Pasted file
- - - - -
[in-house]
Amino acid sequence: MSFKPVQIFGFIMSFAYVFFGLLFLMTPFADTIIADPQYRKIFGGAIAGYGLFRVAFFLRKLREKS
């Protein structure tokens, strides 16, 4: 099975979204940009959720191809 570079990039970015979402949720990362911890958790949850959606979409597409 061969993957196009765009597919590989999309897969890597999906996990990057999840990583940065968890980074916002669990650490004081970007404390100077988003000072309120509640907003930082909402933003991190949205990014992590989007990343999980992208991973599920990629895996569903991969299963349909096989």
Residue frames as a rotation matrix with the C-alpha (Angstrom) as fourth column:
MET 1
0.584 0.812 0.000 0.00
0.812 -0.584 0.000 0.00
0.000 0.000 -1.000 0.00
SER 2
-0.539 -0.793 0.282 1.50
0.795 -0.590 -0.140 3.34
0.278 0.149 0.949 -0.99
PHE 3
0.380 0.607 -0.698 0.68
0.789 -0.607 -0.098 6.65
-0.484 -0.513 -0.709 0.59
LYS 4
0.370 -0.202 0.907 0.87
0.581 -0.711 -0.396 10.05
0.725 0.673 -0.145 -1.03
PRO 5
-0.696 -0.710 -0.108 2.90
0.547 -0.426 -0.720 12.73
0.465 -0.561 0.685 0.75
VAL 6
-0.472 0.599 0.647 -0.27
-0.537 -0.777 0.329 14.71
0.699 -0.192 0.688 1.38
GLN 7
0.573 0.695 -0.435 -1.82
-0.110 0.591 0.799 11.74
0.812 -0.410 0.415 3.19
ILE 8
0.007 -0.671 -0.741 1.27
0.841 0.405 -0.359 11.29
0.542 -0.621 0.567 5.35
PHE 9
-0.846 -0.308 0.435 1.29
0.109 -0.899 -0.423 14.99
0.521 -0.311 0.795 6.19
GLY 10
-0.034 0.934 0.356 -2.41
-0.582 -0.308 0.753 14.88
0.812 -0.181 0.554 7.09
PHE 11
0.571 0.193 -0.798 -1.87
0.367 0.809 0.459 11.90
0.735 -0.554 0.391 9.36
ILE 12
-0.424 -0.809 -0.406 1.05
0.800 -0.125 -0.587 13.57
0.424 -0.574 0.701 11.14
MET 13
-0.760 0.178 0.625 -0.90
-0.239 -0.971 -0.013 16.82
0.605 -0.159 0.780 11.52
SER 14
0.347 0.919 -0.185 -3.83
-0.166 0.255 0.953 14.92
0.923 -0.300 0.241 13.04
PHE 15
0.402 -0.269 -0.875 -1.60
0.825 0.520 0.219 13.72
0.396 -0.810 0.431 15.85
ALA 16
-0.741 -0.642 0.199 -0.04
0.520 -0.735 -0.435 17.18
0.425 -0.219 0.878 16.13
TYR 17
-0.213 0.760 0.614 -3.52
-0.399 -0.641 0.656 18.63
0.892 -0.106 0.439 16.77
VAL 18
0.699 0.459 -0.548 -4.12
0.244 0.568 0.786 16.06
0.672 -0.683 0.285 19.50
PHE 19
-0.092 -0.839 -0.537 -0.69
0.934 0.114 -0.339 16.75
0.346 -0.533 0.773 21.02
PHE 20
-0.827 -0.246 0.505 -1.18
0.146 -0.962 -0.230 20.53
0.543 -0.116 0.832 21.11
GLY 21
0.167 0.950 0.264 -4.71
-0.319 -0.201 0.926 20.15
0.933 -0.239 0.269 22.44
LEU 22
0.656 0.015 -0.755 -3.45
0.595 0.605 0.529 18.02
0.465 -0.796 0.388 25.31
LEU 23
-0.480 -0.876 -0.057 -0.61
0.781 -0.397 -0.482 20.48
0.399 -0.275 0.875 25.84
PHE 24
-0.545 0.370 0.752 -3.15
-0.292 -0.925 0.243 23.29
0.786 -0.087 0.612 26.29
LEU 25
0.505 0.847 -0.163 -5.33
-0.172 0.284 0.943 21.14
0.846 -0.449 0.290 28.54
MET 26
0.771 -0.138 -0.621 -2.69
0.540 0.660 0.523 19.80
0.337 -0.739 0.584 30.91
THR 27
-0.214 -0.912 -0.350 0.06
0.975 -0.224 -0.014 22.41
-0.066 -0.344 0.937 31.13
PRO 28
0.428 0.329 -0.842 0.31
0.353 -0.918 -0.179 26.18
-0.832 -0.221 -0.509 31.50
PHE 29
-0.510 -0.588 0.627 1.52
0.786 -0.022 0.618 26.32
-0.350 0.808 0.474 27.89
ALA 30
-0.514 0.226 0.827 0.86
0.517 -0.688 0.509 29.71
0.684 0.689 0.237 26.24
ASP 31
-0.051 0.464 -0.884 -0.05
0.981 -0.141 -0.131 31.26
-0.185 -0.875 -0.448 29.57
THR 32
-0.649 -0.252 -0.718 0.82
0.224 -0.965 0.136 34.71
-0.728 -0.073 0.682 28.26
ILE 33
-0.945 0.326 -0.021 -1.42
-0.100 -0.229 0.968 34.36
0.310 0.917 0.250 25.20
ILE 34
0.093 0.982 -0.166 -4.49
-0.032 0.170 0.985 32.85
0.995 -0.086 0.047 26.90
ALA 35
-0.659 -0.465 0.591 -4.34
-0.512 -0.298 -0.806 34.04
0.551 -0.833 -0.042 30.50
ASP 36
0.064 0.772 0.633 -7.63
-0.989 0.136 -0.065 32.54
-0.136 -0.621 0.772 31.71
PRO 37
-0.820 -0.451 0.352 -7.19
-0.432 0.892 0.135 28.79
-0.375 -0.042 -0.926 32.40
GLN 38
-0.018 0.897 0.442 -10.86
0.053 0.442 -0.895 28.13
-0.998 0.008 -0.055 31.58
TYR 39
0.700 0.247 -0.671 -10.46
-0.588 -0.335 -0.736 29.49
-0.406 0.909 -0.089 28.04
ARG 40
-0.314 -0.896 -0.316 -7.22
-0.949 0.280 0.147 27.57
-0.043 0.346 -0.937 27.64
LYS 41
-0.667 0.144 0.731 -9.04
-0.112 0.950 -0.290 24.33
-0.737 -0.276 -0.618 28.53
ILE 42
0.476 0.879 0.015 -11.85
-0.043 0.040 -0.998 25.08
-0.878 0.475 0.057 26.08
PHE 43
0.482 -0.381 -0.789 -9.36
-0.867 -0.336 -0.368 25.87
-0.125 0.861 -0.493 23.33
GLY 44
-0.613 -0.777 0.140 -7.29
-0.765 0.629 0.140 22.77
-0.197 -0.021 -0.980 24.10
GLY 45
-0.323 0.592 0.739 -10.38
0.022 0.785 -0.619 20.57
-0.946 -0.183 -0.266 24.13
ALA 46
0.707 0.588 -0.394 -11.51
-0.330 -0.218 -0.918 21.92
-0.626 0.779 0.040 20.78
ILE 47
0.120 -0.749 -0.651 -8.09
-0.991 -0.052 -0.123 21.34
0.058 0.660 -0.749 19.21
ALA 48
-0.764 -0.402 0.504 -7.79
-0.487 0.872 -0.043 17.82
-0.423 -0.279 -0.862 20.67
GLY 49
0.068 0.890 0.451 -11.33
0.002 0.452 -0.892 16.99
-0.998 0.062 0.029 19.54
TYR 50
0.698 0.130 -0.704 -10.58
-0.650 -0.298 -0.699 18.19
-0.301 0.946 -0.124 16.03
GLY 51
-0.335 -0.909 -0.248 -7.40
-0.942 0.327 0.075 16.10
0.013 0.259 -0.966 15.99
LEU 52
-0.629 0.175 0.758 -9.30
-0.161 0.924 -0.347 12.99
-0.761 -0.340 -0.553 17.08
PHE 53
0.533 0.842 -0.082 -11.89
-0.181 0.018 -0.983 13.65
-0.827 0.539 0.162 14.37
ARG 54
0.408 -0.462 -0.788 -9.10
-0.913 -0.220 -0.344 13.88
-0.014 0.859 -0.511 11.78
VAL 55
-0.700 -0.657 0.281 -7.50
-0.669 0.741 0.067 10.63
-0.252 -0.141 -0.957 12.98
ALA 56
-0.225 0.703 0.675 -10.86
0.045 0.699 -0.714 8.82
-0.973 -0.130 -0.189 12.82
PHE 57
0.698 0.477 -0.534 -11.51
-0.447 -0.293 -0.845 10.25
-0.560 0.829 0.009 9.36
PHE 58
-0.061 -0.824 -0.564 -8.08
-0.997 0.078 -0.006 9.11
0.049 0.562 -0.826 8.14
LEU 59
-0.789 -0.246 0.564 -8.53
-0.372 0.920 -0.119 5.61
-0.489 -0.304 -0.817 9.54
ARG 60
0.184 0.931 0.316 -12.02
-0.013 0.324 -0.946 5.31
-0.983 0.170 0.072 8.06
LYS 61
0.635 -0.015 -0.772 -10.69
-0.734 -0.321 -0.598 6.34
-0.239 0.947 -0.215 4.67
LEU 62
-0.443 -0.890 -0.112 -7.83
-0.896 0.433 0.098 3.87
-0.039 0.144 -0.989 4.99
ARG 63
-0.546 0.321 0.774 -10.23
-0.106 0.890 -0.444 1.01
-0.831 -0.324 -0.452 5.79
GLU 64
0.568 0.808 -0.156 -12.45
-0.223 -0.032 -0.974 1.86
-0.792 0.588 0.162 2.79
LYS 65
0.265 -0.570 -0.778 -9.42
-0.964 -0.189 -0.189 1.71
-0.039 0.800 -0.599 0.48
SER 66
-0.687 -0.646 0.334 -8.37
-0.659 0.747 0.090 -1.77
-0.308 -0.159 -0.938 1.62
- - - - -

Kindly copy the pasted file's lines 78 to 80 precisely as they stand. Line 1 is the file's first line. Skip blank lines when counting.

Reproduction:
-0.092 -0.839 -0.537 -0.69
0.934 0.114 -0.339 16.75
0.346 -0.533 0.773 21.02